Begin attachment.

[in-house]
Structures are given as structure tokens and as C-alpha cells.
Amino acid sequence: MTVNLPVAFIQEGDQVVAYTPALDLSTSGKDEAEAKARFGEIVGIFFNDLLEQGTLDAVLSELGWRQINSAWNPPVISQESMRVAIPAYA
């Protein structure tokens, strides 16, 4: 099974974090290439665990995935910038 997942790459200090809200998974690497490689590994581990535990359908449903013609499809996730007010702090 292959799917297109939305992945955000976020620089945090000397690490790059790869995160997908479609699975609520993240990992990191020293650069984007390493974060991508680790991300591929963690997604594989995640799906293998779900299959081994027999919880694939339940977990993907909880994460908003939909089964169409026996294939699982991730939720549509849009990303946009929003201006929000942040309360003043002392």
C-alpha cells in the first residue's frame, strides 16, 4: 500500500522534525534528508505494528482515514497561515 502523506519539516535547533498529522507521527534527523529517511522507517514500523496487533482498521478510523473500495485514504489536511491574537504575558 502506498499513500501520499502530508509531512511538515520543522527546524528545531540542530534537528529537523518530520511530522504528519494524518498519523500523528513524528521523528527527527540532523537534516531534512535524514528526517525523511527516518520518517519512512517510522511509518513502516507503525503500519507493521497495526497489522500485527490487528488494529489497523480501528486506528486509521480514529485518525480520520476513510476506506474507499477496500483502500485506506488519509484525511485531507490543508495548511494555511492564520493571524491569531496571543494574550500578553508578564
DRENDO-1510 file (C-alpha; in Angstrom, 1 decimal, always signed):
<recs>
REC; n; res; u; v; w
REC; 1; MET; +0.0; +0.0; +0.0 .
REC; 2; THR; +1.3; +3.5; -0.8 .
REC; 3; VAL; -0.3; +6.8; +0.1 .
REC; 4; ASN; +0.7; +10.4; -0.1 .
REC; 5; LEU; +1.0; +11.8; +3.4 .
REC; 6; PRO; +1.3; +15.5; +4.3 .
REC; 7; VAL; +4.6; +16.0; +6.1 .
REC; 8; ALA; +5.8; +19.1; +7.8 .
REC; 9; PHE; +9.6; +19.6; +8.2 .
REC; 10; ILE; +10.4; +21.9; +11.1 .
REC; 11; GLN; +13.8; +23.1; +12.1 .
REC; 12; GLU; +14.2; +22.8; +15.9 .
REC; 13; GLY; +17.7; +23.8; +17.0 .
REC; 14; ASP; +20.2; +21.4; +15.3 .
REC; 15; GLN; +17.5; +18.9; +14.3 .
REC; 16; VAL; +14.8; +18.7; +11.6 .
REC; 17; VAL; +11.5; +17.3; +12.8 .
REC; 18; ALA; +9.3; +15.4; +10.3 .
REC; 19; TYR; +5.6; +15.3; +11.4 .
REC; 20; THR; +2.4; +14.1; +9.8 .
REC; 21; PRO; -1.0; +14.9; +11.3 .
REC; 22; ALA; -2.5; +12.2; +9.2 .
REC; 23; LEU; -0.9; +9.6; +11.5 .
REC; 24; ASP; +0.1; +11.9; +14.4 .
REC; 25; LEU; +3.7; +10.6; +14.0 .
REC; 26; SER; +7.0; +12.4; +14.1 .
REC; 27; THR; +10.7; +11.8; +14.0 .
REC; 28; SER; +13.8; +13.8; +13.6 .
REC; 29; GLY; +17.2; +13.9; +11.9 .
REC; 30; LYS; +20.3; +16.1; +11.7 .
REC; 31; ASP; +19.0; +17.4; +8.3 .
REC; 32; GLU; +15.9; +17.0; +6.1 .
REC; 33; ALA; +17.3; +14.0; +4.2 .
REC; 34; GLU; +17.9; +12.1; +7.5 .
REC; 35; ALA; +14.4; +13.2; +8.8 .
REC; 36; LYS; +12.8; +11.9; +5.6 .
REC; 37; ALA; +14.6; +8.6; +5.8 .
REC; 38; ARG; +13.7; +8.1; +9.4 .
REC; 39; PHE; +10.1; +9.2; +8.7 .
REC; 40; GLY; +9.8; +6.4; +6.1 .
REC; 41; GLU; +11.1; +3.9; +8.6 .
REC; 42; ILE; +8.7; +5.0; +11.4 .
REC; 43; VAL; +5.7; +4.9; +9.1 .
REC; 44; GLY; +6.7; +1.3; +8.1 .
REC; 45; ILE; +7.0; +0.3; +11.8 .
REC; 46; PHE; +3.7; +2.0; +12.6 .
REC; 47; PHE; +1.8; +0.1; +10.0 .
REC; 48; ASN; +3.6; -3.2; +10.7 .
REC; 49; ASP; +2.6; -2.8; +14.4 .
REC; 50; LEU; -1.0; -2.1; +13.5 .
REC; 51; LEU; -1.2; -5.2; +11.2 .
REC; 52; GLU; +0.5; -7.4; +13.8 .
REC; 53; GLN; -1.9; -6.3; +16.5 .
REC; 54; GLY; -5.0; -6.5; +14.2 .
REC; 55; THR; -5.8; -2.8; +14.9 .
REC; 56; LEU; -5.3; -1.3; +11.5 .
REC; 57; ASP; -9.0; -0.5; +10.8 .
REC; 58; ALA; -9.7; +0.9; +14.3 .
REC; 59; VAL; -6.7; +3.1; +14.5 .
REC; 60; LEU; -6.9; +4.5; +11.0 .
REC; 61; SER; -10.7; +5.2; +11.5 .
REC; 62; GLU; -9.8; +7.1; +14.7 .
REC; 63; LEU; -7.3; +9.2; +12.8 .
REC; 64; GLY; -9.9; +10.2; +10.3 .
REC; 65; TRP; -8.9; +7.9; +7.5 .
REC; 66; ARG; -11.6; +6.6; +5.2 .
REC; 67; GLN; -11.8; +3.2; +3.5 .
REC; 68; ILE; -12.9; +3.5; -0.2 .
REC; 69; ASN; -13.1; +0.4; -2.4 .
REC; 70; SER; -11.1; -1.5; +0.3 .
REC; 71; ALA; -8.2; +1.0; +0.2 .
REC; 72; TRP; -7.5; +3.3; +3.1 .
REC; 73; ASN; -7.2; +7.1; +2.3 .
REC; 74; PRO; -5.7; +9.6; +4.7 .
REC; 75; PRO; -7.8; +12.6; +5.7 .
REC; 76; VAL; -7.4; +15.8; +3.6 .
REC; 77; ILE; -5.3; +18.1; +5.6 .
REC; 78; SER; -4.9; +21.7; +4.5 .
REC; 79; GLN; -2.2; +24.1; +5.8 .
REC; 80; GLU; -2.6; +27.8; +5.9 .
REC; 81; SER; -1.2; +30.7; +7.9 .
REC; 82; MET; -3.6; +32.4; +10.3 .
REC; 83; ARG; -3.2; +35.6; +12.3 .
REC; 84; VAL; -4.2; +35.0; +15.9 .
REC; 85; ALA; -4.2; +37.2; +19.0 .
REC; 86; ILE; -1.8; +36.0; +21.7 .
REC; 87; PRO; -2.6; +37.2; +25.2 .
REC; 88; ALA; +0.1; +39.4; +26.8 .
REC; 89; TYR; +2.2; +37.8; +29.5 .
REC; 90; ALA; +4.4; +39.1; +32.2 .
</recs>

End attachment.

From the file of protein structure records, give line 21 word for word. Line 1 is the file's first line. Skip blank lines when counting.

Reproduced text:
REC; 13; GLY; +17.7; +23.8; +17.0 .